All four elements 14, 16, 18 and 20 have spherical surface shapes and are formed from a suitable glass. Any suitable anti-reflection or other coatings may be applied to the lens elements.
Lens 10 of FIG. 1 is completely asymmetrical. This lens will provide excellent image quality over a field of view of +/−30 degrees at a relative aperture as large as f/2.8. This lens is well suited for use with state of the art digital sensors having pixel sizes as small as four microns and a number of pixels as high as two million. The maximum geometric distortion of this lens is typically under about 2%.
Details of the structure of an optimum version of the FIG. 1 general embodiment is provided in Table I. All radii and distances are in millimeters. Each lens is identified by the corresponding drawing reference number, with surfaces defined by serial radius numbers from the distal to proximal end. The overall length from the aperture stop to the image plane is 8.05 mm.
FIG. 2 is a schematic axial section view through a lens 30. As with the lens of FIG. 1, the FIG. 2 lens is asymmetrical. Because of excellent correction of aberrations, lens 30, will provide excellent image quality over a field of view of +/−27 degrees at a relative aperture. Lens 30 is well suited for use with state of the art digital sensors having pixel sizes as small as four microns and a number of pixels as high as two million. The maximum geometric distortion of lens 30 is typically under about 2%.
Lens assembly 30 consists of five spherical glass elements along an axis 31. A bi-convex distal lens group 33 consists of elements 32 and 34. A proximal group 35 includes a first bi-concave element 36, a second meniscus element 38 and a third bi-convex element 40. The aperture stop plane is schematically indicated by line 42, closely adjacent to element 14. The image plane is indicated at 44. Distal group 33 provides most of the focussing power while proximal group 35 provides aberration compensation. Any suitable spacing between group 35 lens elements may be used. Aperture stop 42 is preferably as close to distal element 32 as practical. Lens 30 has a focal length of about 10 mm and is suitable for use with sensors having a diagonal size up to about 10 mm. Overall length from aperture stop 22 to image plane 12 is typically about 18 mm. is a very compact lens for one having these specifications, allowing the camera or other portable electronic device to be very low-profile.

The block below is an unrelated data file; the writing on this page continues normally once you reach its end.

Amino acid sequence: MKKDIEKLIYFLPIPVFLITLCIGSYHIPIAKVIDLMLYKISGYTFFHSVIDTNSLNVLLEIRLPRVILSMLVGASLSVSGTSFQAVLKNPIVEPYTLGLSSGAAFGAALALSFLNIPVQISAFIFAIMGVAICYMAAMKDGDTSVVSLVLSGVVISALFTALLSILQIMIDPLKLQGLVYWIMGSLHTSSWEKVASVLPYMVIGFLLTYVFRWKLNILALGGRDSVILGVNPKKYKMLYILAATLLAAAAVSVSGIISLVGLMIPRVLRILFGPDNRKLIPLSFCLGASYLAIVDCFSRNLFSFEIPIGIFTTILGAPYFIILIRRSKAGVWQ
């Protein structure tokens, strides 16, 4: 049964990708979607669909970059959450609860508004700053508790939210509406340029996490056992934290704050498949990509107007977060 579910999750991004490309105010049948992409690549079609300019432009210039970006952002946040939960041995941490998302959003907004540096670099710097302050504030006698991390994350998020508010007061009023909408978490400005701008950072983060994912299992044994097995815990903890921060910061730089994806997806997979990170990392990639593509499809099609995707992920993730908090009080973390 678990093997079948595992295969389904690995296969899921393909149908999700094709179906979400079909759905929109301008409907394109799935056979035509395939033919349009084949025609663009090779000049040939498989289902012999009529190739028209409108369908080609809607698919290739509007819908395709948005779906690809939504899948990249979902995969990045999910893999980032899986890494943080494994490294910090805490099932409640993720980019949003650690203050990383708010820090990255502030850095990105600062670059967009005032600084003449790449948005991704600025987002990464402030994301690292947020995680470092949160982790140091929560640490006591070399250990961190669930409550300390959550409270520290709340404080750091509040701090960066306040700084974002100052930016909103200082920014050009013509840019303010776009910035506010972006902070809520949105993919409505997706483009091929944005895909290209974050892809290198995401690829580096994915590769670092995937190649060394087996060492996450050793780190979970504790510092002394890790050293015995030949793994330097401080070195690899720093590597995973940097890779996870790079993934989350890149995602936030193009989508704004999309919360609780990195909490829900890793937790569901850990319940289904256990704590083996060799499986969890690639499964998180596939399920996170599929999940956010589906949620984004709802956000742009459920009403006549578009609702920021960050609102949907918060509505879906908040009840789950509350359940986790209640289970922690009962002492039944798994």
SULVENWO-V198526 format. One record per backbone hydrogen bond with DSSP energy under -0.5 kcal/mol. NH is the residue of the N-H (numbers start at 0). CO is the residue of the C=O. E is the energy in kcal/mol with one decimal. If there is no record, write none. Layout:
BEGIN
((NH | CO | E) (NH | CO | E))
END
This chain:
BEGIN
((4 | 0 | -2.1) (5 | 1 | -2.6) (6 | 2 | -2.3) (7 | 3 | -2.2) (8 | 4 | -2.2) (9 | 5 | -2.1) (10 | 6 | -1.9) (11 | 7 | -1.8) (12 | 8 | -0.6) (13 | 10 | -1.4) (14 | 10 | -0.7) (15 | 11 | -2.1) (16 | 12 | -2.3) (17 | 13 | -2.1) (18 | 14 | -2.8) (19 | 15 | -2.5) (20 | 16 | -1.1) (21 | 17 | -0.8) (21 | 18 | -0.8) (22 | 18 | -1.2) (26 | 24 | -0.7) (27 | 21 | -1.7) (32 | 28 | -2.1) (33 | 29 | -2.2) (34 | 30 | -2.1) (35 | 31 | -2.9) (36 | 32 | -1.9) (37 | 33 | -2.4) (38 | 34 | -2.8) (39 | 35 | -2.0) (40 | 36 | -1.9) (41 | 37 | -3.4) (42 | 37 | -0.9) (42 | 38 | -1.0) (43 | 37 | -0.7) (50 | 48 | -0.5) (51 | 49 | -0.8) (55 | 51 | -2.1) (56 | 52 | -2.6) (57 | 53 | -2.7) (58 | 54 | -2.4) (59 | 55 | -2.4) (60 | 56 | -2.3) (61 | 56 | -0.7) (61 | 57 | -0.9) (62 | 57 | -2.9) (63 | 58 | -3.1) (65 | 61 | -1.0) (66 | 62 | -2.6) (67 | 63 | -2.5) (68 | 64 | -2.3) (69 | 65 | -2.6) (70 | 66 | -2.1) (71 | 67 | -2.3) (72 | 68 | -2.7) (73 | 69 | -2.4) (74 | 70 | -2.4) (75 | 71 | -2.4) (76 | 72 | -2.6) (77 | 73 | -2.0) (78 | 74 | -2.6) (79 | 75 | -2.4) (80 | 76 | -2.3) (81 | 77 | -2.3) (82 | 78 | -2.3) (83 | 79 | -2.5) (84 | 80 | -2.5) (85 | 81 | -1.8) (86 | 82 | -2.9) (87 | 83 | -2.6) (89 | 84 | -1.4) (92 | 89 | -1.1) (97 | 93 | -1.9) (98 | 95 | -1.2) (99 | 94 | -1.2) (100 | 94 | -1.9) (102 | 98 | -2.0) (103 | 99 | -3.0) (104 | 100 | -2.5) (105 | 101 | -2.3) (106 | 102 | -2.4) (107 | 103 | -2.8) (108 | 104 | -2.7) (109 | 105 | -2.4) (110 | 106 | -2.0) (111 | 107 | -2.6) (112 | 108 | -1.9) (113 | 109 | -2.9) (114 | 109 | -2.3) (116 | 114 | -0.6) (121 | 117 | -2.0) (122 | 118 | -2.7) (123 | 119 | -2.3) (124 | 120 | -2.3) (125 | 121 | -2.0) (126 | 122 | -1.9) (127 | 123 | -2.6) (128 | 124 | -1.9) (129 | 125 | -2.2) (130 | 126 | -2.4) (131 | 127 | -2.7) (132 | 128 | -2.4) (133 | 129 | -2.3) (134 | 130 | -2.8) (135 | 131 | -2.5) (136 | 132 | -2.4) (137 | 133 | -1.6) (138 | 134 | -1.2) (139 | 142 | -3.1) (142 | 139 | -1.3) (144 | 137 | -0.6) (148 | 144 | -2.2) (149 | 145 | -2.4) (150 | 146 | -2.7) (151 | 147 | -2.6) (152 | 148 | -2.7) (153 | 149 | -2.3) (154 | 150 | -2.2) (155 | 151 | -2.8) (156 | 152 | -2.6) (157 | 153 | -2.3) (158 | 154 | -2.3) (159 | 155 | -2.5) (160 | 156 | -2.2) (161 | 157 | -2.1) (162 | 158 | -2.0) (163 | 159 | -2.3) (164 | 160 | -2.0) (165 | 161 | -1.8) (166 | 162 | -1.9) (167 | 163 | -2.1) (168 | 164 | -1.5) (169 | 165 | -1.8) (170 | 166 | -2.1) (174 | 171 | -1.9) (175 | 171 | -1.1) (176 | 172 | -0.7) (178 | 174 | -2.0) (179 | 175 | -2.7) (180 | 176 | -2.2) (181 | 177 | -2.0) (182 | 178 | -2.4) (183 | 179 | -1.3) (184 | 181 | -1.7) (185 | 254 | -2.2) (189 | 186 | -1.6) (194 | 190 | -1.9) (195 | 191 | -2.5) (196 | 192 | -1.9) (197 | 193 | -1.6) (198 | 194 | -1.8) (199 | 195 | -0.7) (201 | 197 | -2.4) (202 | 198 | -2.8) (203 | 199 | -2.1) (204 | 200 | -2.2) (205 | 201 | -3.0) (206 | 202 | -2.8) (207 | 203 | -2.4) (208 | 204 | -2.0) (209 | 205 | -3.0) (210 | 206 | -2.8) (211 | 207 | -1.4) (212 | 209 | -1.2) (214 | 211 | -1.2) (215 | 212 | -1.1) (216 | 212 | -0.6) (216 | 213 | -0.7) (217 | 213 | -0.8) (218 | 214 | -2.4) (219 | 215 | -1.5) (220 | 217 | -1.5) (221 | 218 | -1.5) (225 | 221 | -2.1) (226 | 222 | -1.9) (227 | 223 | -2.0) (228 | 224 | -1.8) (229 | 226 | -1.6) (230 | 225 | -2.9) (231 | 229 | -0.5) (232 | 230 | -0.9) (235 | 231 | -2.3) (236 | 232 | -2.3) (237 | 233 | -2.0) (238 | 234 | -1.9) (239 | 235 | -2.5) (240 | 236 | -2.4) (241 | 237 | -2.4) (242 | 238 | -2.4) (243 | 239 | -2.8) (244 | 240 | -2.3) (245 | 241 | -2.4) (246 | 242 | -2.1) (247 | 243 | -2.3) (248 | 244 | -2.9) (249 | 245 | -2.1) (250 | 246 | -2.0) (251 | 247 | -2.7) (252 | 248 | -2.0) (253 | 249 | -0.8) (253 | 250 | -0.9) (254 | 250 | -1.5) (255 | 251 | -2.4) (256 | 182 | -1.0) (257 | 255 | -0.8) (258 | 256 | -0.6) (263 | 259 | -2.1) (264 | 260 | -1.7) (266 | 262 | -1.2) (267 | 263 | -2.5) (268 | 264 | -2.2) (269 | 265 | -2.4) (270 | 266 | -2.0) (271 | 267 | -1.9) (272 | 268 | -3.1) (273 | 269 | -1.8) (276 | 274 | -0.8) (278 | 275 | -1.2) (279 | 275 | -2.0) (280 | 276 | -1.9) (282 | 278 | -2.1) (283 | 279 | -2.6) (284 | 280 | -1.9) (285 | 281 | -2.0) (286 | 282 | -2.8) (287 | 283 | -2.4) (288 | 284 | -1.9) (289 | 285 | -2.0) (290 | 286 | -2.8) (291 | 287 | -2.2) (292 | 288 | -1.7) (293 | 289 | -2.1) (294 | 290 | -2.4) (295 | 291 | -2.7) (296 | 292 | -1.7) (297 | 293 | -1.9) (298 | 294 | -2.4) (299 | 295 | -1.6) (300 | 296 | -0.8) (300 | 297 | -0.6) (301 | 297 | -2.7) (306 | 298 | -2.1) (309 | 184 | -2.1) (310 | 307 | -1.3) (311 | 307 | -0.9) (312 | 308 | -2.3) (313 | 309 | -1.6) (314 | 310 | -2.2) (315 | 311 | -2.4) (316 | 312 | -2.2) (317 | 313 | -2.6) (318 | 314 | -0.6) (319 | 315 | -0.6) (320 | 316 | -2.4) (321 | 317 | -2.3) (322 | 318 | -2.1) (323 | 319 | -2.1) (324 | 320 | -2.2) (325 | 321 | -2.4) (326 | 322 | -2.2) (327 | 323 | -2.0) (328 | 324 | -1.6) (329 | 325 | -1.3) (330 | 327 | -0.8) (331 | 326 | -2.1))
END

Detailed structural parameters of an optimum lens of the sort shown in FIG. 2 are provided in Table II, wherein surface radius and axial distances are shown in millimeters and the surfaces are identified by radius serial numbers from the distal to the proximal end as shown.
FIG. 3 is a schematic axial section view through the lens of FIG. 2 mounted in a lens barrel. A plurality of rings 48 of suitable diameter are secured to the interior hold the lens elements in place. Preferably, cooperating threads are provided on the interior of barrel 46 and the outer edges of rings 48 so that the rings may be threaded into place. However, other methods, such as adhesive bonding, may be used if desired to hold rings 48 in place.
While certain specific relationships, materials and other parameters have been detailed in the above description of preferred embodiments, those can be varied, where suitable, with similar results. Other applications, variation and ramifications of the present invention will occur to those skilled in the art upon reading the present disclosure. Those are intended to be included within the scope of this invention as defined in the appended claims.
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|U.S. Classification||359/739, 359/794|
|International Classification||G02B13/00, G02B13/04, G02B9/06, G02B9/34|
|Cooperative Classification||G02B9/34, G02B13/005|
|European Classification||G02B13/00M1S, G02B9/34|
|Oct 22, 2002||RF||Reissue application filed|
Effective date: 20020816
|Oct 1, 2004||FPAY||Fee payment|
Year of fee payment: 4